Today, face-to-face interactions are encouraged just as much as before, and new technologies have enabled streamlined collaboration between coworkers from any location. With the introduction of applications involving video chat, workers are able to communicate face-to-face through the use of displays. This can help to reduce miscommunications as facial cues of the participants are capable of being perceived. Additionally, a plethora of digital sharing services has been created to aid in collaboration among general users and workers alike. Workers can make accounts on these sites and work together on their project/goal in unison or on their own time. A pro to sites/applications like these is that they are in no way limited by distance or location. Coworkers are able to seamlessly collaborate on products with whoever regardless of location or scheduling differences. Along with the massive benefits that these collaboration tools bring, there are also some negative effects. Due to the effectiveness of these tools, and their utter reliance on technology, workers might not ever physically meet. Complete acceptance of technology can take away from the human aspect of collaboration, if not managed properly.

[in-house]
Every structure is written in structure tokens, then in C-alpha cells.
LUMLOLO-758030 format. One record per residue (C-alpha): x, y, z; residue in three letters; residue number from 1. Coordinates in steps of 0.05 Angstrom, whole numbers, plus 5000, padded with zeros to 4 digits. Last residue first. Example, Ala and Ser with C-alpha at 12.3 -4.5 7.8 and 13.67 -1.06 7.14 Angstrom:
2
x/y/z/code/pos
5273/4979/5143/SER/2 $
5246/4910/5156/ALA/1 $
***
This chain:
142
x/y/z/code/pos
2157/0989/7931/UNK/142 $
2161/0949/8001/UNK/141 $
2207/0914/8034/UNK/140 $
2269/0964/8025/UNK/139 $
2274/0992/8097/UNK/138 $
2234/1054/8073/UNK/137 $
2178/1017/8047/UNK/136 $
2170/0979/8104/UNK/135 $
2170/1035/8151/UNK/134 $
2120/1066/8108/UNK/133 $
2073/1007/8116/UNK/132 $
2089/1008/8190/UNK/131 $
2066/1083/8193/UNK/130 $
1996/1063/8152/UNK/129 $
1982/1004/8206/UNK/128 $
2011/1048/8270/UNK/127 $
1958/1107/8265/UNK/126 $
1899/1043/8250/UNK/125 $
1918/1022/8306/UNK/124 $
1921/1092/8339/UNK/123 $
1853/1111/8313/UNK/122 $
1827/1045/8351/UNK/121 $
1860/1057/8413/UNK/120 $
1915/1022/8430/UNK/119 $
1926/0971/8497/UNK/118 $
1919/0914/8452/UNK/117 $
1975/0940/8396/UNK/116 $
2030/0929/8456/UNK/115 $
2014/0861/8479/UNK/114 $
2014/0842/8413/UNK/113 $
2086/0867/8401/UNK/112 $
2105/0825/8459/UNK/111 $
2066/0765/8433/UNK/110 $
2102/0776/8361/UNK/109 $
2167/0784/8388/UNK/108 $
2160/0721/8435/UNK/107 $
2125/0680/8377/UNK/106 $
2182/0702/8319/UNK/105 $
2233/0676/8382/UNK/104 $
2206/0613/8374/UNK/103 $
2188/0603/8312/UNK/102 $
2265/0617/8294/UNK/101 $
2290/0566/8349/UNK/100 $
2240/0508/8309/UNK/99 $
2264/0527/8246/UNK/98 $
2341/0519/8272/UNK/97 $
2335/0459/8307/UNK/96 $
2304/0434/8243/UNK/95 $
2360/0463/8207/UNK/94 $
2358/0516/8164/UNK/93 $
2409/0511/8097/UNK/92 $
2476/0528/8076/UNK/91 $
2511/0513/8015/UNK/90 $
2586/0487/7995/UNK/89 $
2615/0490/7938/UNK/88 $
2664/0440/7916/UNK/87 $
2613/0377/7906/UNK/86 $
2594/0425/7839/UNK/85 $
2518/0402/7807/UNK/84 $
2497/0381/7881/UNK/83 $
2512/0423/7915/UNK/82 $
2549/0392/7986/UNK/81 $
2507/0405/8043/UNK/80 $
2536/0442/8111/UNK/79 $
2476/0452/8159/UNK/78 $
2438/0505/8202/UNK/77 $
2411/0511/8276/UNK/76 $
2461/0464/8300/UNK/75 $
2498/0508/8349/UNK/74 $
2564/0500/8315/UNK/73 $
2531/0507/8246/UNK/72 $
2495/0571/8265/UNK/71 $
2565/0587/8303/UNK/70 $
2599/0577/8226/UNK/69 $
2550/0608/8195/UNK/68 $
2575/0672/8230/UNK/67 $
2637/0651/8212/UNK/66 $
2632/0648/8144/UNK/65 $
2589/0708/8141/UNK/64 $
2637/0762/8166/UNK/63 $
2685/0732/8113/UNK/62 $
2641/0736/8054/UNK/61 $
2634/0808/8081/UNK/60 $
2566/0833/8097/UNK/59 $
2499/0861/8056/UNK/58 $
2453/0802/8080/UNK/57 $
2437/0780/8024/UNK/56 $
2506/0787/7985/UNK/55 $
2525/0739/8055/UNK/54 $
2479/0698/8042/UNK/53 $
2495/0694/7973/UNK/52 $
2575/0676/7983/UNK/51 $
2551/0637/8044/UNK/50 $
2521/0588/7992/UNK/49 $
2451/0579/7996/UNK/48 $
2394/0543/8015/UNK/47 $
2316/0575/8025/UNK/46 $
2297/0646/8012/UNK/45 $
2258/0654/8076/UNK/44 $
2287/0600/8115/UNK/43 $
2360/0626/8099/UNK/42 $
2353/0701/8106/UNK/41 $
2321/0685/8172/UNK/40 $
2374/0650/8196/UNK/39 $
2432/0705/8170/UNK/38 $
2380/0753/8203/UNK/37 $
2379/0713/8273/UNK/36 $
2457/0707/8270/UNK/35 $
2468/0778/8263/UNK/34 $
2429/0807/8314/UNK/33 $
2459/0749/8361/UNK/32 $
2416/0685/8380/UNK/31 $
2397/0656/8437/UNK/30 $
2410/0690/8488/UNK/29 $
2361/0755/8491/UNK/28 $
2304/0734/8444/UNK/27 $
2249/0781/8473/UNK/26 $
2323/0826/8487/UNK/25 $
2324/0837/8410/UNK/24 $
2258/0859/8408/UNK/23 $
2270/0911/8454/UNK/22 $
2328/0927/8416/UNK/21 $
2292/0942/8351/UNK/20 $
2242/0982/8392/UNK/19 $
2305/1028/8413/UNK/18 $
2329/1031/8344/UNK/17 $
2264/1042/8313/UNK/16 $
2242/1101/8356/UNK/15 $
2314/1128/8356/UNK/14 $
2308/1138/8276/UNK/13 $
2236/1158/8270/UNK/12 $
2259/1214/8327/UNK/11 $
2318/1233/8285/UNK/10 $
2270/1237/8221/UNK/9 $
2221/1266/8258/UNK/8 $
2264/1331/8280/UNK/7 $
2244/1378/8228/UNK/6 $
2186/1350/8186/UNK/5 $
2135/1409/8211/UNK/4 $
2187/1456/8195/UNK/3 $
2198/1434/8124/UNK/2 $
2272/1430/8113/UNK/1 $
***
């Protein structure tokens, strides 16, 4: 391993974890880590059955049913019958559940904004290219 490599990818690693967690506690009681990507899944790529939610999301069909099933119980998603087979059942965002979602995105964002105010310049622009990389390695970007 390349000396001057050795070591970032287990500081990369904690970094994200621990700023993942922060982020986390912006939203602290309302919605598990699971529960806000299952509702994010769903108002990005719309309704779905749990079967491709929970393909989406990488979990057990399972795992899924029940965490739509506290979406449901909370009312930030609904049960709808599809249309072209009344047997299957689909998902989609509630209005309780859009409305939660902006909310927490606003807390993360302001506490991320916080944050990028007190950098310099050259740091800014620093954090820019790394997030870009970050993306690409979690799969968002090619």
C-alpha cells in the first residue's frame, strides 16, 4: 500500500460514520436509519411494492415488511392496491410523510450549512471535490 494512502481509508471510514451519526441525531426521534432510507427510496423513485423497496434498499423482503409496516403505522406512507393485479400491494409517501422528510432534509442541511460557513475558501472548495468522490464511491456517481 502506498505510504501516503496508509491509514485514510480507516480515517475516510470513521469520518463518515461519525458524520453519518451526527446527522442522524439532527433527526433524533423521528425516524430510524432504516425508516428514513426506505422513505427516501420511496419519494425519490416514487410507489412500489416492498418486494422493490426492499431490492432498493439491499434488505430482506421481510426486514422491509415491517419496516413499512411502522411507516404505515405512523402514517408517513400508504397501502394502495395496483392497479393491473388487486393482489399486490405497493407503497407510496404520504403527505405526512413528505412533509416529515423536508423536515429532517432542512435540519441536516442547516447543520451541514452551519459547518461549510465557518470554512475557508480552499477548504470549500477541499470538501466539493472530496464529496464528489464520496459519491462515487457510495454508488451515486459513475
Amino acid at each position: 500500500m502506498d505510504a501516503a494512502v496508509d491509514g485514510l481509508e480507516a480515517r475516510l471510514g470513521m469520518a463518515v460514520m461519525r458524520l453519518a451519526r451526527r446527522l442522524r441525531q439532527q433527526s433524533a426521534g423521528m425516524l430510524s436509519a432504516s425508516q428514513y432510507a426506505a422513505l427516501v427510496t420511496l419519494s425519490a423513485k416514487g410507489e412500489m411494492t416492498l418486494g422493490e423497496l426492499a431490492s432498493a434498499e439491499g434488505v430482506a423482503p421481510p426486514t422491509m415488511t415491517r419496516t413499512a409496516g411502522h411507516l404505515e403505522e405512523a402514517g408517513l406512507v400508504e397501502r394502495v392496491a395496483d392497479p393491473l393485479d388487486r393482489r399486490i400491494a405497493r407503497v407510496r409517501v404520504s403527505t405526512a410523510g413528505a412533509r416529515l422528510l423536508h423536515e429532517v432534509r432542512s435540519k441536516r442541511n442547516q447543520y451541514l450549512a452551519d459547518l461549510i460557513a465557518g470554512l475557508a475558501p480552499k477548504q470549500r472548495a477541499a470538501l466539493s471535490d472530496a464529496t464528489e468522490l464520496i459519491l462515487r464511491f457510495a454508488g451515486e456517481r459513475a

Moving into the future, I think the focus of collaboration in the workplace will be on finding a healthy balance between physical and digital interactions. New technologies will continuously be introduced and revolutionize the way workers collaborate with each other in ways that can probably not even be accurately predicted. Subsequently, working together in the physical world will be stressed by businesses. This balance will be necessary if corporations desire to still cling to some aspect of the human level of business, in an increasingly digital world.
Ultimately, collaboration is key to getting tasks accomplished in any business/industry. How we collaborate will continue to evolve as time progresses, but a certain human or physical aspect will always be viewed as integral to success.
1. Marketing Manager
Company: HarperCollins Publishers Inc.
- Digital Marketing Experience
- Bachelor’s Degree in Advertising
- Google Ads Certification
- Understanding of Microsoft and Adobe Suites